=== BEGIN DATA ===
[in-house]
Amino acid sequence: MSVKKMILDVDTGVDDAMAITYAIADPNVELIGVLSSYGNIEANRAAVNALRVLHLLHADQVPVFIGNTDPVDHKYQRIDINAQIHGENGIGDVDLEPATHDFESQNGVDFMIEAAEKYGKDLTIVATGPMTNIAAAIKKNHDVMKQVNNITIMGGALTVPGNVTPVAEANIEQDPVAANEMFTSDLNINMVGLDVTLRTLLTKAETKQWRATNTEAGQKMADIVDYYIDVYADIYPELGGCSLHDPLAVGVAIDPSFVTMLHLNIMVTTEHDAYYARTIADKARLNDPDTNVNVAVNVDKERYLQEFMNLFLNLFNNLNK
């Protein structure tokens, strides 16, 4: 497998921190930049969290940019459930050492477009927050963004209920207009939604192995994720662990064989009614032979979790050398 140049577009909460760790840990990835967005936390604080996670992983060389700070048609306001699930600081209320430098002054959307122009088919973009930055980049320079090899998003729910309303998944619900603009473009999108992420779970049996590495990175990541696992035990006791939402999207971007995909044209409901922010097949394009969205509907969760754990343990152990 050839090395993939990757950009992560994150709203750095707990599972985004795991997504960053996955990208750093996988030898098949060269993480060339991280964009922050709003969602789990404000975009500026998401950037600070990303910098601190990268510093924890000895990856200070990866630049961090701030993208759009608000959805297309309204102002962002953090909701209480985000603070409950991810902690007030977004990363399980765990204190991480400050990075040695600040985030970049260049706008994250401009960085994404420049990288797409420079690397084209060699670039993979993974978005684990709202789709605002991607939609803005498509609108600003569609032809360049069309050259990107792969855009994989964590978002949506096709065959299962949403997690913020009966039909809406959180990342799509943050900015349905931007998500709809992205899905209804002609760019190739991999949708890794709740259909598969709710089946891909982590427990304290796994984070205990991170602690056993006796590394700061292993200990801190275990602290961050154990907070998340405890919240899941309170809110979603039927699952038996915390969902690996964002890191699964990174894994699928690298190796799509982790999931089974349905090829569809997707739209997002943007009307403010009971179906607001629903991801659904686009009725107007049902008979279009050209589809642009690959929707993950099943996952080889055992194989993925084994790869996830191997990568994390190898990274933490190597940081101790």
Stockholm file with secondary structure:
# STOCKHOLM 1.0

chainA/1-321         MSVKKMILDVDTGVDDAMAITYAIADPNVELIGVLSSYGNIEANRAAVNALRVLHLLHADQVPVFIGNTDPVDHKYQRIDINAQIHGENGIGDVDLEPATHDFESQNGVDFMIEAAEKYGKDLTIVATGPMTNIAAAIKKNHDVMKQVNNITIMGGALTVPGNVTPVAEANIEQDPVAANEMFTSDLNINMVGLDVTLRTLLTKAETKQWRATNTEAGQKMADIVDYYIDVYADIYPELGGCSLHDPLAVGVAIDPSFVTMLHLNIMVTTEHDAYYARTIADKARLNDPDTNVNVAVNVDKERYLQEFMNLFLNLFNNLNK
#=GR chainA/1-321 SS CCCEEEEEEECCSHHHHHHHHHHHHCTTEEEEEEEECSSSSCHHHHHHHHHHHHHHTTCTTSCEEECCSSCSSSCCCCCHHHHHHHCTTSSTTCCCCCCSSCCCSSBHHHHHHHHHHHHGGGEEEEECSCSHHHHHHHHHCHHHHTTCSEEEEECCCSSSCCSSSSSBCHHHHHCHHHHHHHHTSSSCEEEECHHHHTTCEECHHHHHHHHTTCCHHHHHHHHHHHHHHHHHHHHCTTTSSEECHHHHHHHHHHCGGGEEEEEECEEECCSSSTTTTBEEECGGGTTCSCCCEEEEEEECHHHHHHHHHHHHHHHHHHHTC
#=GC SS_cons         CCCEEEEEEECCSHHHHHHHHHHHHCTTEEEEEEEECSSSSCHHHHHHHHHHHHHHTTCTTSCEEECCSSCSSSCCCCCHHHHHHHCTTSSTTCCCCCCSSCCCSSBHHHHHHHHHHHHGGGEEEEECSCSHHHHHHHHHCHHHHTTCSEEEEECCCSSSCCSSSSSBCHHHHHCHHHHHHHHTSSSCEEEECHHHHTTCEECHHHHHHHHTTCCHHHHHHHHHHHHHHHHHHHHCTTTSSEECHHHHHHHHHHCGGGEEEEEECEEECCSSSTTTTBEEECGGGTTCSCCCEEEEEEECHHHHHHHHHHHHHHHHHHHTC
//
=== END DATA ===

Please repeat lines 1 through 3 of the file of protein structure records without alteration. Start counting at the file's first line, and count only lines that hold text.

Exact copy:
[in-house]
Amino acid sequence: MSVKKMILDVDTGVDDAMAITYAIADPNVELIGVLSSYGNIEANRAAVNALRVLHLLHADQVPVFIGNTDPVDHKYQRIDINAQIHGENGIGDVDLEPATHDFESQNGVDFMIEAAEKYGKDLTIVATGPMTNIAAAIKKNHDVMKQVNNITIMGGALTVPGNVTPVAEANIEQDPVAANEMFTSDLNINMVGLDVTLRTLLTKAETKQWRATNTEAGQKMADIVDYYIDVYADIYPELGGCSLHDPLAVGVAIDPSFVTMLHLNIMVTTEHDAYYARTIADKARLNDPDTNVNVAVNVDKERYLQEFMNLFLNLFNNLNK
């Protein structure tokens, strides 16, 4: 497998921190930049969290940019459930050492477009927050963004209920207009939604192995994720662990064989009614032979979790050398 140049577009909460760790840990990835967005936390604080996670992983060389700070048609306001699930600081209320430098002054959307122009088919973009930055980049320079090899998003729910309303998944619900603009473009999108992420779970049996590495990175990541696992035990006791939402999207971007995909044209409901922010097949394009969205509907969760754990343990152990 050839090395993939990757950009992560994150709203750095707990599972985004795991997504960053996955990208750093996988030898098949060269993480060339991280964009922050709003969602789990404000975009500026998401950037600070990303910098601190990268510093924890000895990856200070990866630049961090701030993208759009608000959805297309309204102002962002953090909701209480985000603070409950991810902690007030977004990363399980765990204190991480400050990075040695600040985030970049260049706008994250401009960085994404420049990288797409420079690397084209060699670039993979993974978005684990709202789709605002991607939609803005498509609108600003569609032809360049069309050259990107792969855009994989964590978002949506096709065959299962949403997690913020009966039909809406959180990342799509943050900015349905931007998500709809992205899905209804002609760019190739991999949708890794709740259909598969709710089946891909982590427990304290796994984070205990991170602690056993006796590394700061292993200990801190275990602290961050154990907070998340405890919240899941309170809110979603039927699952038996915390969902690996964002890191699964990174894994699928690298190796799509982790999931089974349905090829569809997707739209997002943007009307403010009971179906607001629903991801659904686009009725107007049902008979279009050209589809642009690959929707993950099943996952080889055992194989993925084994790869996830191997990568994390190898990274933490190597940081101790």